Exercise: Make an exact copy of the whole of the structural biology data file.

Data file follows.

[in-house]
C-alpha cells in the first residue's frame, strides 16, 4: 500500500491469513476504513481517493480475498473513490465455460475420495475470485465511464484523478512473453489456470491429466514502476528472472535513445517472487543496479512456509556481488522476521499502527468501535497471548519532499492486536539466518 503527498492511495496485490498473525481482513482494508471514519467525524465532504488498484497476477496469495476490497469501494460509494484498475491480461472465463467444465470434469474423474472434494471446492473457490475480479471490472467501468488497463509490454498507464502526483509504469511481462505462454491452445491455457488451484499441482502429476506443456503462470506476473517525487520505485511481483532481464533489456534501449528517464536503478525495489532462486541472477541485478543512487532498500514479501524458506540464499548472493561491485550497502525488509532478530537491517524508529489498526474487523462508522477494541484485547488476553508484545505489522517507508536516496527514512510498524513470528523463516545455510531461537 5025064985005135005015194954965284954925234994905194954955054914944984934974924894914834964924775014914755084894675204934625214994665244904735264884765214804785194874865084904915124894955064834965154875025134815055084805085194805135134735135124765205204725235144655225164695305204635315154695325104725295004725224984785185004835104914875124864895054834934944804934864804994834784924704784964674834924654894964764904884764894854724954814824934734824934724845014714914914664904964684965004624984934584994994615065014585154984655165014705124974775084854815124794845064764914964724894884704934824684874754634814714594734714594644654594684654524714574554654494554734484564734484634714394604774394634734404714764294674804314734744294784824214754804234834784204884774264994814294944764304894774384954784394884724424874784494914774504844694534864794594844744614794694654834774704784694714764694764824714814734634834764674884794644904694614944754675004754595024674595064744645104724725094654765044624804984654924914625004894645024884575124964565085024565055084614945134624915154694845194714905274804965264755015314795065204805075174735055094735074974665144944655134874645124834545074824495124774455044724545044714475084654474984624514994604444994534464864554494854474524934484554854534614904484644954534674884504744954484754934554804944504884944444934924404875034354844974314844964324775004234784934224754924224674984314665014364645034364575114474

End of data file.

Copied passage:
[in-house]
C-alpha cells in the first residue's frame, strides 16, 4: 500500500491469513476504513481517493480475498473513490465455460475420495475470485465511464484523478512473453489456470491429466514502476528472472535513445517472487543496479512456509556481488522476521499502527468501535497471548519532499492486536539466518 503527498492511495496485490498473525481482513482494508471514519467525524465532504488498484497476477496469495476490497469501494460509494484498475491480461472465463467444465470434469474423474472434494471446492473457490475480479471490472467501468488497463509490454498507464502526483509504469511481462505462454491452445491455457488451484499441482502429476506443456503462470506476473517525487520505485511481483532481464533489456534501449528517464536503478525495489532462486541472477541485478543512487532498500514479501524458506540464499548472493561491485550497502525488509532478530537491517524508529489498526474487523462508522477494541484485547488476553508484545505489522517507508536516496527514512510498524513470528523463516545455510531461537 5025064985005135005015194954965284954925234994905194954955054914944984934974924894914834964924775014914755084894675204934625214994665244904735264884765214804785194874865084904915124894955064834965154875025134815055084805085194805135134735135124765205204725235144655225164695305204635315154695325104725295004725224984785185004835104914875124864895054834934944804934864804994834784924704784964674834924654894964764904884764894854724954814824934734824934724845014714914914664904964684965004624984934584994994615065014585154984655165014705124974775084854815124794845064764914964724894884704934824684874754634814714594734714594644654594684654524714574554654494554734484564734484634714394604774394634734404714764294674804314734744294784824214754804234834784204884774264994814294944764304894774384954784394884724424874784494914774504844694534864794594844744614794694654834774704784694714764694764824714814734634834764674884794644904694614944754675004754595024674595064744645104724725094654765044624804984654924914625004894645024884575124964565085024565055084614945134624915154694845194714905274804965264755015314795065204805075174735055094735074974665144944655134874645124834545074824495124774455044724545044714475084654474984624514994604444994534464864554494854474524934484554854534614904484644954534674884504744954484754934554804944504884944444934924404875034354844974314844964324775004234784934224754924224674984314665014364645034364575114474